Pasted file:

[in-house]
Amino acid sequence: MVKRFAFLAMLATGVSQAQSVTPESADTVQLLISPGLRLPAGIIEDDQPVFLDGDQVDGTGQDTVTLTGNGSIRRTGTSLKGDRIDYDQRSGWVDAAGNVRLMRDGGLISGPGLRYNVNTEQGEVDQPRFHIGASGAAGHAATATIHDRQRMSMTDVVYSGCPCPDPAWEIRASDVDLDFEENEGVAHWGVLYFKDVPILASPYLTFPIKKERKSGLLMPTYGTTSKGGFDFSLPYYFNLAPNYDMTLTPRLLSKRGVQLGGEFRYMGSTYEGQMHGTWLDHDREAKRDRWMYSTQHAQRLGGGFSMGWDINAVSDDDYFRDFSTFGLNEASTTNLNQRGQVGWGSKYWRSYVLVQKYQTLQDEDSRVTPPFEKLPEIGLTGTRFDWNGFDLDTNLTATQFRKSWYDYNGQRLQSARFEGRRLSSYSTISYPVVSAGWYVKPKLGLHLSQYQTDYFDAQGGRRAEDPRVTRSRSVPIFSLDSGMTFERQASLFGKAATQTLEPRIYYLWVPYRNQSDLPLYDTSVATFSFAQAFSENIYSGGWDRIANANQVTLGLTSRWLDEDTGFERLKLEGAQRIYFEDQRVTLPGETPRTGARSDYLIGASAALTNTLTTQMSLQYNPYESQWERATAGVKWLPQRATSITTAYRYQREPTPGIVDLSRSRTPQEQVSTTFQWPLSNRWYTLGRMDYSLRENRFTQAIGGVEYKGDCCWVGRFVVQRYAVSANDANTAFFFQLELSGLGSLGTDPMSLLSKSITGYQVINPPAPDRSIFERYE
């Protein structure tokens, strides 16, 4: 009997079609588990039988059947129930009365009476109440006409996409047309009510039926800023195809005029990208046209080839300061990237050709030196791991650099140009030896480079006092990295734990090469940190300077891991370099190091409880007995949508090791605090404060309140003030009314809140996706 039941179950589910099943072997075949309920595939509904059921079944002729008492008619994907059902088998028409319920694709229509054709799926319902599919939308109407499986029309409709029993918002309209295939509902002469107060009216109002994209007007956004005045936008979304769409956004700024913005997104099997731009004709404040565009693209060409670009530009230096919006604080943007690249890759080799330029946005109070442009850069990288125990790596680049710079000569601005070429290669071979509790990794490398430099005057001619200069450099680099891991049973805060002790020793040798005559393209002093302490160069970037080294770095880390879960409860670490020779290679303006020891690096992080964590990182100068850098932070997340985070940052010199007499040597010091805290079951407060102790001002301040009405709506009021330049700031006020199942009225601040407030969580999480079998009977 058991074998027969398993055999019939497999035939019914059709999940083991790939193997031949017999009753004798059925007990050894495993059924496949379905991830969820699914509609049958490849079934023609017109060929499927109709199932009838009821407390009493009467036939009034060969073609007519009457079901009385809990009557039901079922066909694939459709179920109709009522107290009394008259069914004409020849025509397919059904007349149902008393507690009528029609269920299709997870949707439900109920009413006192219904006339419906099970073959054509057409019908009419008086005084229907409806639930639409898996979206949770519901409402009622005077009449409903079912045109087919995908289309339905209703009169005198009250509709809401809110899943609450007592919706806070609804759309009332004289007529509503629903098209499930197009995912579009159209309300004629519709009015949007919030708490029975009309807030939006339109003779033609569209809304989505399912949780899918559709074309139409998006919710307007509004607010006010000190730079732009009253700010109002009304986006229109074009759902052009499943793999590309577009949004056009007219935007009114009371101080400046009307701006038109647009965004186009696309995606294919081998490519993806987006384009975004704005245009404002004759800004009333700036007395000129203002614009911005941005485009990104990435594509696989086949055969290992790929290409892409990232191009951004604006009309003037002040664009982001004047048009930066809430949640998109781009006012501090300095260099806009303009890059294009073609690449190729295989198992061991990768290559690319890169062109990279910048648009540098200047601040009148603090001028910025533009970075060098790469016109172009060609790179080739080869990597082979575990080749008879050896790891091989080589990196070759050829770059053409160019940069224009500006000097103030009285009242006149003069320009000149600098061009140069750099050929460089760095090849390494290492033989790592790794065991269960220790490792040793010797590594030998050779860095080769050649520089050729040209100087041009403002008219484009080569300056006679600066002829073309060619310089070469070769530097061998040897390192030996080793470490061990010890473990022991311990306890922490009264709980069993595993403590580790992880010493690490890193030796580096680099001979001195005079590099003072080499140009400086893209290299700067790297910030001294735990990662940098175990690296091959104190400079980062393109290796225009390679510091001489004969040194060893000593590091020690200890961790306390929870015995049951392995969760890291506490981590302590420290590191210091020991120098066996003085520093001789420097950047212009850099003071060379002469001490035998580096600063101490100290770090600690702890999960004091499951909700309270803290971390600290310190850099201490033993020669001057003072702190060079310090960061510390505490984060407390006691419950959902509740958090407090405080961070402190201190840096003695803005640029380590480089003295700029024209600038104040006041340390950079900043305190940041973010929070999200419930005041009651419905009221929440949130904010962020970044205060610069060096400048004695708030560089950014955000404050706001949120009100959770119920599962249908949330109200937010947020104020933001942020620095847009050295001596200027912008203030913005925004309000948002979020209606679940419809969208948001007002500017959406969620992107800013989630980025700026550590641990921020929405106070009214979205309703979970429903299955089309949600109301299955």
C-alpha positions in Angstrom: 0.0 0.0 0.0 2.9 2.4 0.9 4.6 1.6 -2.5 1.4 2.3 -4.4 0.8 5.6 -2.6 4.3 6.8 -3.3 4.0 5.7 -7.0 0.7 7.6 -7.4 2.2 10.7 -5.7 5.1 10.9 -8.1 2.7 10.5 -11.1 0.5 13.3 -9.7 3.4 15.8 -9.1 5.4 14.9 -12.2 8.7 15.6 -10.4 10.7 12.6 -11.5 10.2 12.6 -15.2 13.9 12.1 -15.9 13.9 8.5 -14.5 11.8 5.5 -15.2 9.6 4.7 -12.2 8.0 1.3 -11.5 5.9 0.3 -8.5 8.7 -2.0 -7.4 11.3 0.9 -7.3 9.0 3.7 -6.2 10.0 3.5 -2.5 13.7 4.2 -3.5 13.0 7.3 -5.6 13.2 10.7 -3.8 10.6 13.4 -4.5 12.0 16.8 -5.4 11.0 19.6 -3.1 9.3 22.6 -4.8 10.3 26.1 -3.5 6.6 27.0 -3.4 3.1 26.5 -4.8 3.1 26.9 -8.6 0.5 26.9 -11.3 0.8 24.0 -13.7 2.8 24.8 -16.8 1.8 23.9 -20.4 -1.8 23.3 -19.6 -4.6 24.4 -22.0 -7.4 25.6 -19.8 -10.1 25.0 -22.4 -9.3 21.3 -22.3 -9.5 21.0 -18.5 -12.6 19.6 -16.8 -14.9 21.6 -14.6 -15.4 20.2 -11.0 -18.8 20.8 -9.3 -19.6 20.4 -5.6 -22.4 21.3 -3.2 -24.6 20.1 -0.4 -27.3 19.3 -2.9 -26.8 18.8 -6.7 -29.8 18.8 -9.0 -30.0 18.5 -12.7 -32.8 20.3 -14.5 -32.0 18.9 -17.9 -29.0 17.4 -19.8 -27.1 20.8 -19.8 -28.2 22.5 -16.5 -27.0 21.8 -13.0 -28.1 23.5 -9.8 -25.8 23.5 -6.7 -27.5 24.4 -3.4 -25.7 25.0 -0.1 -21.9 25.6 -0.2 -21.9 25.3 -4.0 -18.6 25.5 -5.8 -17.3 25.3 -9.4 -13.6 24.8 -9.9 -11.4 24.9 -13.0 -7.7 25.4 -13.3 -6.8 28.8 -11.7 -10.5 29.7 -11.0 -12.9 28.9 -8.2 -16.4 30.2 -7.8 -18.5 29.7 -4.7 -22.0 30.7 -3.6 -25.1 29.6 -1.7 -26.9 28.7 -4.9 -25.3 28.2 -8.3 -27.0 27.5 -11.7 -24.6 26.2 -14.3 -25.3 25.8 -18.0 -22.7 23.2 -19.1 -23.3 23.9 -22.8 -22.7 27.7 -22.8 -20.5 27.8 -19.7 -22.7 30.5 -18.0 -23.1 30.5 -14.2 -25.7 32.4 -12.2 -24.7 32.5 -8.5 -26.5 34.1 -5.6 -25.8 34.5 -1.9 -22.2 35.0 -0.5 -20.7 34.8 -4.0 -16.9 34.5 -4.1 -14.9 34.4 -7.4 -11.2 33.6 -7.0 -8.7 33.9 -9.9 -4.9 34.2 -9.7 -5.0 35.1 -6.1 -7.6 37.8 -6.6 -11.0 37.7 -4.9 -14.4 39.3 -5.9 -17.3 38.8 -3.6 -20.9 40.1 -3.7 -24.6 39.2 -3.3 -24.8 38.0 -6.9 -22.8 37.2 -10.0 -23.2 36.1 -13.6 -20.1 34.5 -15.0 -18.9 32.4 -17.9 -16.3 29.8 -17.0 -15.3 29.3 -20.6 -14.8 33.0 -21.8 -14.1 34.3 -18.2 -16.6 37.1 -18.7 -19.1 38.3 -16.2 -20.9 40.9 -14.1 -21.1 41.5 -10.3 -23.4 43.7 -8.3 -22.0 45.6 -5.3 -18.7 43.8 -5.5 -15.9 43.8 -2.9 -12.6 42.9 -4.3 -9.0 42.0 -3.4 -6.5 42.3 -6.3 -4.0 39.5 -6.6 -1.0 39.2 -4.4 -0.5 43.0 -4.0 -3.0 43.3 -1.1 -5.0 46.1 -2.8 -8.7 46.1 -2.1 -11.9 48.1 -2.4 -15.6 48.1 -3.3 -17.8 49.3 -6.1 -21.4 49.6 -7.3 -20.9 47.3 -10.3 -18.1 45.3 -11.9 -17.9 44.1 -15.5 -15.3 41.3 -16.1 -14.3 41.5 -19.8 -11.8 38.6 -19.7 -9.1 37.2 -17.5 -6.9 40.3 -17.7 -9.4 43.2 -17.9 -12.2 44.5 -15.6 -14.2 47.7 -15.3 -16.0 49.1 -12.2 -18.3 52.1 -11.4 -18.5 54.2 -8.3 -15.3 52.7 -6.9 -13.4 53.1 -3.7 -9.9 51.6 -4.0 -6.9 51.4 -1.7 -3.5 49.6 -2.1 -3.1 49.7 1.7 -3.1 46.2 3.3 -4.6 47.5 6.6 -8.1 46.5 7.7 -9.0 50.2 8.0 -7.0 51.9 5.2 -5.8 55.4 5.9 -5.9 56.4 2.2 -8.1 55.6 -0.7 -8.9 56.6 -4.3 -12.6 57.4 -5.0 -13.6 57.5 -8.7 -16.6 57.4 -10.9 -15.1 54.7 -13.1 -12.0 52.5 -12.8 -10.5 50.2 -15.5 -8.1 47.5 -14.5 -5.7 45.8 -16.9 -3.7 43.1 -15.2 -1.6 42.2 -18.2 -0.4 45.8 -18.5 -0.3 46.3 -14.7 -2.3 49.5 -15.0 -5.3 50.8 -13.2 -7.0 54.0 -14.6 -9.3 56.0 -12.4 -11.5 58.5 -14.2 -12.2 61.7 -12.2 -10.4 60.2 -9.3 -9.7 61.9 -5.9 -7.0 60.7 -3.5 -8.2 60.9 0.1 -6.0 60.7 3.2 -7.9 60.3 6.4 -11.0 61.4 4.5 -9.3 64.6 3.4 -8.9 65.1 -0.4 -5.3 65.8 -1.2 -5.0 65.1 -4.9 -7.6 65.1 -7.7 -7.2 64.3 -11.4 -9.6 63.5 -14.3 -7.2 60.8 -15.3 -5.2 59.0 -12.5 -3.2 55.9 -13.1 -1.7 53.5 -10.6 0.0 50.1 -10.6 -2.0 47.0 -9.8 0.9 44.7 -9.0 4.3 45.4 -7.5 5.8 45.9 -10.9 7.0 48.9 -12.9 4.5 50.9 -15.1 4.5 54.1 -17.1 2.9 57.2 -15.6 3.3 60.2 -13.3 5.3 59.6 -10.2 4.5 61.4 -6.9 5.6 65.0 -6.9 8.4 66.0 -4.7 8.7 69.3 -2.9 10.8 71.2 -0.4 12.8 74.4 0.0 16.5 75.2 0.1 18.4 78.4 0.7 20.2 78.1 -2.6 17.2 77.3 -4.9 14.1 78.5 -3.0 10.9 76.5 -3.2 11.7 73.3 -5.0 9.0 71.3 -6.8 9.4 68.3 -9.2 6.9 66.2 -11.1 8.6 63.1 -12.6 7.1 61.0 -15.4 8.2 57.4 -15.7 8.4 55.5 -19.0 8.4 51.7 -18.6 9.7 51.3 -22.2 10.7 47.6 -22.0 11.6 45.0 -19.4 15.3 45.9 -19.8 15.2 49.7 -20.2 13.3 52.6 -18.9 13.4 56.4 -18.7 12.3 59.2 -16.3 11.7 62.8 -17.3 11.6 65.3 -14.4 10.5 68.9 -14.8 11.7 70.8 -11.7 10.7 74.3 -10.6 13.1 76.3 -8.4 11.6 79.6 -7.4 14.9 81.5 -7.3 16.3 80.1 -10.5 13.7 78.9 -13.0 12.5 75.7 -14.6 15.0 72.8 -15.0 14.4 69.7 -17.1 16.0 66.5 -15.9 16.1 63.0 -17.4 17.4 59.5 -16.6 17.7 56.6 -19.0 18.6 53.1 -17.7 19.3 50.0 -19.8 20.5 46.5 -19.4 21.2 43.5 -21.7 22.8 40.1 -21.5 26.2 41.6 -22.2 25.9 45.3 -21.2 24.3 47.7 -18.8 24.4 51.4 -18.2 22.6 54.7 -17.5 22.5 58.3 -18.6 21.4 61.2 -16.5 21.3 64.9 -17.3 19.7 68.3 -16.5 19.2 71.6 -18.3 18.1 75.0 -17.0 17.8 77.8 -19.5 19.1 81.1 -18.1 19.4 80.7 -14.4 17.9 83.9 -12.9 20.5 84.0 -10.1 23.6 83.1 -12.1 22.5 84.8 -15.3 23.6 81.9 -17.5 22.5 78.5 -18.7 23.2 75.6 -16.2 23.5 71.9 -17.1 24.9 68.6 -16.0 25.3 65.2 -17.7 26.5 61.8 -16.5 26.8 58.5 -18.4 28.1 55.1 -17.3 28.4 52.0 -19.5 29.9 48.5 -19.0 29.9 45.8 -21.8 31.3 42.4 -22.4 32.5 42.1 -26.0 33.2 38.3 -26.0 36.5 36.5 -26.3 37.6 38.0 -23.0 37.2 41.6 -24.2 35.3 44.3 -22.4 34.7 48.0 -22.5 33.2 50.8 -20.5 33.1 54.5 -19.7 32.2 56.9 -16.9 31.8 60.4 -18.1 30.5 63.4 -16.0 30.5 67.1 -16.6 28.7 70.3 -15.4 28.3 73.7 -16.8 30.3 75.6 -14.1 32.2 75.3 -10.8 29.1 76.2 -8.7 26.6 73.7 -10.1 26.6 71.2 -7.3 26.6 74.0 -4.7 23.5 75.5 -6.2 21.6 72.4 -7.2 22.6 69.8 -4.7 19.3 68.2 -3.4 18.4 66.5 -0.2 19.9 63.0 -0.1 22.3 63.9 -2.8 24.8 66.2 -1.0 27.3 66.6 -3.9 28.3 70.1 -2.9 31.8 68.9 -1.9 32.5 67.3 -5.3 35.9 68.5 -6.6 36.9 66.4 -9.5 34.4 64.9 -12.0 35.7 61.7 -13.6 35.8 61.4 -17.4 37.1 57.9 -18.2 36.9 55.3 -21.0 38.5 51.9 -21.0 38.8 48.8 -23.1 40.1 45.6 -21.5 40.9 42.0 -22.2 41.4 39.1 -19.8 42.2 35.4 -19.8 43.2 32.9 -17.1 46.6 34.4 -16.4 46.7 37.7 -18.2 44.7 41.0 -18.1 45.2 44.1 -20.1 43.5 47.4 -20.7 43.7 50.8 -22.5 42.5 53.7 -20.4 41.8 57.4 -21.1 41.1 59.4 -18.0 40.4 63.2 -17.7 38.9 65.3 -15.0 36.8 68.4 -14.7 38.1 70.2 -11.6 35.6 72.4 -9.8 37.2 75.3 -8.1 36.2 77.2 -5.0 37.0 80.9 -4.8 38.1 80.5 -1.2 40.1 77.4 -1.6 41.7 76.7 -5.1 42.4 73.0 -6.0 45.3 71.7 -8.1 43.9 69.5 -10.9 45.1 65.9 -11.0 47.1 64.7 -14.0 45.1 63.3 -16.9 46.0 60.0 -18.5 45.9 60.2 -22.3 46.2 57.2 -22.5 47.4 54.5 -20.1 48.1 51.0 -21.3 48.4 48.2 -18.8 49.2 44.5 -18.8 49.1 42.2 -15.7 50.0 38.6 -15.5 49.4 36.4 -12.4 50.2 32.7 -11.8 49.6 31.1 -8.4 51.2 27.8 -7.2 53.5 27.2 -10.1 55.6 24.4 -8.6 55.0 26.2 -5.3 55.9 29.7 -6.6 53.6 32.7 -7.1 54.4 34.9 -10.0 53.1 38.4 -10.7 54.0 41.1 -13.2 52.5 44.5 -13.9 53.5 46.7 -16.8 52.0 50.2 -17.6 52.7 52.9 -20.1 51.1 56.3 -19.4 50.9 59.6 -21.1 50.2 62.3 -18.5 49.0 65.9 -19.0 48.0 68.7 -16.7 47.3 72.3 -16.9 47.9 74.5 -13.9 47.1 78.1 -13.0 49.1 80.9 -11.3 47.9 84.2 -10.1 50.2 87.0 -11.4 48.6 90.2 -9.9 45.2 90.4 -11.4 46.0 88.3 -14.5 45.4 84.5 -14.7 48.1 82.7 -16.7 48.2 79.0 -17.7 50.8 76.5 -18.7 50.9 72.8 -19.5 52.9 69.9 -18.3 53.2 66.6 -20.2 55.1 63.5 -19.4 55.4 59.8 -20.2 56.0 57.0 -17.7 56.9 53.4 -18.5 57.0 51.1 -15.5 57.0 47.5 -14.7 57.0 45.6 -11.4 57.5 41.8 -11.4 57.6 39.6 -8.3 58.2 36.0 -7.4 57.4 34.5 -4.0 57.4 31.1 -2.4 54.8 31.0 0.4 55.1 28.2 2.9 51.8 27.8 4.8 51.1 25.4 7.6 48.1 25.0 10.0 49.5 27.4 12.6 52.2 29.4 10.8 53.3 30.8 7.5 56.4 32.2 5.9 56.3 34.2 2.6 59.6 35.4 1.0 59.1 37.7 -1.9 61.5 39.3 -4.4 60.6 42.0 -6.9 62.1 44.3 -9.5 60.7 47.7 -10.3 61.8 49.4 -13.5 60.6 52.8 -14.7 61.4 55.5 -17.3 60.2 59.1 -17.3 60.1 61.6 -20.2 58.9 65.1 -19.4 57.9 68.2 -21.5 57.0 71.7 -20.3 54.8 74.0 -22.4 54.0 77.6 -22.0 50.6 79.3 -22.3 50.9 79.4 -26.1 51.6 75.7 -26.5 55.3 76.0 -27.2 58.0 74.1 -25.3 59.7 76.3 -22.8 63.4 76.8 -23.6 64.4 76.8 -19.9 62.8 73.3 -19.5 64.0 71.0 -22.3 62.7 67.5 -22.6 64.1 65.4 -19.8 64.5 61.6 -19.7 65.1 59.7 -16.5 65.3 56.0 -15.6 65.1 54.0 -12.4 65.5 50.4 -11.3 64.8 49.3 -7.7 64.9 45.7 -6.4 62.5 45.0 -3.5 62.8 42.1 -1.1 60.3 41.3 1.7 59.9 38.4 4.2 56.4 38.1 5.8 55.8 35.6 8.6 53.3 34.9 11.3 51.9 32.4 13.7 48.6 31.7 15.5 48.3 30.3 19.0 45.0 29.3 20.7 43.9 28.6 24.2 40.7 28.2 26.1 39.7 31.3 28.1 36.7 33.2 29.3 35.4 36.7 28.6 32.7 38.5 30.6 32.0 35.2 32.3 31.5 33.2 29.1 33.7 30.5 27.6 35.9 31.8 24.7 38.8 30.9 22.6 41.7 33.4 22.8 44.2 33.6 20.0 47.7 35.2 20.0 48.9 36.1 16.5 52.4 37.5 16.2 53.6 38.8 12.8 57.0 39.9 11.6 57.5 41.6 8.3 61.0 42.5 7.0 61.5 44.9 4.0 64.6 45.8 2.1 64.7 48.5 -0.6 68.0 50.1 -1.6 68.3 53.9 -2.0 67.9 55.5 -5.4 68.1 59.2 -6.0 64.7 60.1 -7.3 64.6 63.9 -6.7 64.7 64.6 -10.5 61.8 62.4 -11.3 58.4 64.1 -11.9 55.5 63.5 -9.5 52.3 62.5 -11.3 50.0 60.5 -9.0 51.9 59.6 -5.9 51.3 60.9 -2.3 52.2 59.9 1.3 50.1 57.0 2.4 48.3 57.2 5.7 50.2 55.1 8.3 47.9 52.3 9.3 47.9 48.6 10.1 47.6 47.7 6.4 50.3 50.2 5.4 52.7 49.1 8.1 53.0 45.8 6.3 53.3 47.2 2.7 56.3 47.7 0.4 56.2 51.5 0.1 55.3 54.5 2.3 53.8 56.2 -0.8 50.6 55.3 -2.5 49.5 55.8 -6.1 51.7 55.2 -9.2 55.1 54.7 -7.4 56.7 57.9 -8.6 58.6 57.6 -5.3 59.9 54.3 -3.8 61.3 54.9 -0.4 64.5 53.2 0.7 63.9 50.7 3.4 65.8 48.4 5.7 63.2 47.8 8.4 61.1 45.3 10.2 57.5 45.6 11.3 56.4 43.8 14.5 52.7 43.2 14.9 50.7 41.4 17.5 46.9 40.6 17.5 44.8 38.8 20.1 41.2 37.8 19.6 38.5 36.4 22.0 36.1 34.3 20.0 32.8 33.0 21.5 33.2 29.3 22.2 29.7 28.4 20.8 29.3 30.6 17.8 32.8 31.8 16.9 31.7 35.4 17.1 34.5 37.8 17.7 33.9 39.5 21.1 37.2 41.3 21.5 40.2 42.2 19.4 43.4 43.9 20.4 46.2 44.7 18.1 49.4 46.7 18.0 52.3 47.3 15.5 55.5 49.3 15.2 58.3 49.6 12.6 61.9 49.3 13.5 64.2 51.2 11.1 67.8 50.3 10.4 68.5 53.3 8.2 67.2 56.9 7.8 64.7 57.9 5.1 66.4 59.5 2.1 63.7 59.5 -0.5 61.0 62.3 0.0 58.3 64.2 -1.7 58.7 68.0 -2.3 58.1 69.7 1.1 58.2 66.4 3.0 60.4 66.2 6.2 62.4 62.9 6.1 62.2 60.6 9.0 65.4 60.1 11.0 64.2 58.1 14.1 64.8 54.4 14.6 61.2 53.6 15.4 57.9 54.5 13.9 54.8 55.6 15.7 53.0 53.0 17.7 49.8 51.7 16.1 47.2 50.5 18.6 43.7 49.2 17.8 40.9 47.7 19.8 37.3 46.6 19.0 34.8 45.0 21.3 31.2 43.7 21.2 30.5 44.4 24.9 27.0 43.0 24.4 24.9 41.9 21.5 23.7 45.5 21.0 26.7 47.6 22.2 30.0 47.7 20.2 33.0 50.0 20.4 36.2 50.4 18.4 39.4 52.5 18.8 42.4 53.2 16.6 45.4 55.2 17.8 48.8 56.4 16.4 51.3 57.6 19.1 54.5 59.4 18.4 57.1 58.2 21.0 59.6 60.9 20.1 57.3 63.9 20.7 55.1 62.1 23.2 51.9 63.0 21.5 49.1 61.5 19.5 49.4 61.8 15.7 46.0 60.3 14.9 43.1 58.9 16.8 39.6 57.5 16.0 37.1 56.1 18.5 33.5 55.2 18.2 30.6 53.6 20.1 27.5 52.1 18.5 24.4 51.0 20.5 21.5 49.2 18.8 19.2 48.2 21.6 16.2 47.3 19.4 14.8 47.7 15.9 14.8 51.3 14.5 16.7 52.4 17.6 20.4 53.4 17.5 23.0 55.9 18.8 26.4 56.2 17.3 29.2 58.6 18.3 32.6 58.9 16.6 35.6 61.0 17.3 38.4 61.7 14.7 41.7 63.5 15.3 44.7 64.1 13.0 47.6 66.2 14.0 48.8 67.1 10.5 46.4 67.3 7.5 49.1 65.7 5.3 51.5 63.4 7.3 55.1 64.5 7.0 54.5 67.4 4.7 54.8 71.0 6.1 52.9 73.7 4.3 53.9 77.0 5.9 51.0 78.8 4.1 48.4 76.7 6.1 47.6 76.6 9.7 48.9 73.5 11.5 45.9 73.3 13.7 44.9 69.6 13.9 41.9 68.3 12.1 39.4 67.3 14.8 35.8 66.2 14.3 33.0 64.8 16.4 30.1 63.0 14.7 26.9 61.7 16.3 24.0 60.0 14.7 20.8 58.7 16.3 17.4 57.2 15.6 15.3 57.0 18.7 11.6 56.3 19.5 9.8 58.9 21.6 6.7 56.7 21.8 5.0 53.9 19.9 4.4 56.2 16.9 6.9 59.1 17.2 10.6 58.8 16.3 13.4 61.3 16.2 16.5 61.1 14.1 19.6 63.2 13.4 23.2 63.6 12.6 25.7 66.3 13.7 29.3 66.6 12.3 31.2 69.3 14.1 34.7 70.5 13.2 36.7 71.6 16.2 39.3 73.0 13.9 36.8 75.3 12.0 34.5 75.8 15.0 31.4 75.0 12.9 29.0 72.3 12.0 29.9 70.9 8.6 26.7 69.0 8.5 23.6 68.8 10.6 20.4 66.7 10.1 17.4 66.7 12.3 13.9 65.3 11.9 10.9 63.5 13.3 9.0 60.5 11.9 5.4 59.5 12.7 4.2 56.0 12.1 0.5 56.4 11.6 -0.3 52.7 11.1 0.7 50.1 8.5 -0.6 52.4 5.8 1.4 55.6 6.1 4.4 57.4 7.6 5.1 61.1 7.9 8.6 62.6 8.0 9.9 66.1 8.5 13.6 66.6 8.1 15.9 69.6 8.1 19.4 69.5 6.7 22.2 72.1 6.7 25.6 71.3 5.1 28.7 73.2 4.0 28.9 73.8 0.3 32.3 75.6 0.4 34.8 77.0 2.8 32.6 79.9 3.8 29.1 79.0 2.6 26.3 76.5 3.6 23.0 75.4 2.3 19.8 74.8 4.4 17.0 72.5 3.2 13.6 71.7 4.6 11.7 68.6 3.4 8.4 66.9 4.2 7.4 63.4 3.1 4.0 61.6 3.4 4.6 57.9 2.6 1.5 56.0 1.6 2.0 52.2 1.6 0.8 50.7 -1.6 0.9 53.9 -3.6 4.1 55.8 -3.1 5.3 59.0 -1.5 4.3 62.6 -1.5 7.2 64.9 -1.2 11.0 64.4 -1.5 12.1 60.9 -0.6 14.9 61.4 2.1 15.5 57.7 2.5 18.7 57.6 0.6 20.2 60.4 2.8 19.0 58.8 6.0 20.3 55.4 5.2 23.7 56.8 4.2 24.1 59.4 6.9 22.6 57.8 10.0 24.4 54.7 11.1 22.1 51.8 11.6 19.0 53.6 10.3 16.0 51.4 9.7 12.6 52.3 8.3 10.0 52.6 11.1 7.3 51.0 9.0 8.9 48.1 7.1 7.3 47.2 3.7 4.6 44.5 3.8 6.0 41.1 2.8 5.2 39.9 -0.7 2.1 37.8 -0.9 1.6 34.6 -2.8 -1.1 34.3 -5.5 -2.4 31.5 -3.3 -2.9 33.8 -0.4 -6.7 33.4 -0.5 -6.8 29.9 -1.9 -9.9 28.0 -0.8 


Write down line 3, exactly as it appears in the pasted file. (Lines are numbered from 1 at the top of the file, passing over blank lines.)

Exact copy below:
């Protein structure tokens, strides 16, 4: 009997079609588990039988059947129930009365009476109440006409996409047309009510039926800023195809005029990208046209080839300061990237050709030196791991650099140009030896480079006092990295734990090469940190300077891991370099190091409880007995949508090791605090404060309140003030009314809140996706 039941179950589910099943072997075949309920595939509904059921079944002729008492008619994907059902088998028409319920694709229509054709799926319902599919939308109407499986029309409709029993918002309209295939509902002469107060009216109002994209007007956004005045936008979304769409956004700024913005997104099997731009004709404040565009693209060409670009530009230096919006604080943007690249890759080799330029946005109070442009850069990288125990790596680049710079000569601005070429290669071979509790990794490398430099005057001619200069450099680099891991049973805060002790020793040798005559393209002093302490160069970037080294770095880390879960409860670490020779290679303006020891690096992080964590990182100068850098932070997340985070940052010199007499040597010091805290079951407060102790001002301040009405709506009021330049700031006020199942009225601040407030969580999480079998009977 058991074998027969398993055999019939497999035939019914059709999940083991790939193997031949017999009753004798059925007990050894495993059924496949379905991830969820699914509609049958490849079934023609017109060929499927109709199932009838009821407390009493009467036939009034060969073609007519009457079901009385809990009557039901079922066909694939459709179920109709009522107290009394008259069914004409020849025509397919059904007349149902008393507690009528029609269920299709997870949707439900109920009413006192219904006339419906099970073959054509057409019908009419008086005084229907409806639930639409898996979206949770519901409402009622005077009449409903079912045109087919995908289309339905209703009169005198009250509709809401809110899943609450007592919706806070609804759309009332004289007529509503629903098209499930197009995912579009159209309300004629519709009015949007919030708490029975009309807030939006339109003779033609569209809304989505399912949780899918559709074309139409998006919710307007509004607010006010000190730079732009009253700010109002009304986006229109074009759902052009499943793999590309577009949004056009007219935007009114009371101080400046009307701006038109647009965004186009696309995606294919081998490519993806987006384009975004704005245009404002004759800004009333700036007395000129203002614009911005941005485009990104990435594509696989086949055969290992790929290409892409990232191009951004604006009309003037002040664009982001004047048009930066809430949640998109781009006012501090300095260099806009303009890059294009073609690449190729295989198992061991990768290559690319890169062109990279910048648009540098200047601040009148603090001028910025533009970075060098790469016109172009060609790179080739080869990597082979575990080749008879050896790891091989080589990196070759050829770059053409160019940069224009500006000097103030009285009242006149003069320009000149600098061009140069750099050929460089760095090849390494290492033989790592790794065991269960220790490792040793010797590594030998050779860095080769050649520089050729040209100087041009403002008219484009080569300056006679600066002829073309060619310089070469070769530097061998040897390192030996080793470490061990010890473990022991311990306890922490009264709980069993595993403590580790992880010493690490890193030796580096680099001979001195005079590099003072080499140009400086893209290299700067790297910030001294735990990662940098175990690296091959104190400079980062393109290796225009390679510091001489004969040194060893000593590091020690200890961790306390929870015995049951392995969760890291506490981590302590420290590191210091020991120098066996003085520093001789420097950047212009850099003071060379002469001490035998580096600063101490100290770090600690702890999960004091499951909700309270803290971390600290310190850099201490033993020669001057003072702190060079310090960061510390505490984060407390006691419950959902509740958090407090405080961070402190201190840096003695803005640029380590480089003295700029024209600038104040006041340390950079900043305190940041973010929070999200419930005041009651419905009221929440949130904010962020970044205060610069060096400048004695708030560089950014955000404050706001949120009100959770119920599962249908949330109200937010947020104020933001942020620095847009050295001596200027912008203030913005925004309000948002979020209606679940419809969208948001007002500017959406969620992107800013989630980025700026550590641990921020929405106070009214979205309703979970429903299955089309949600109301299955």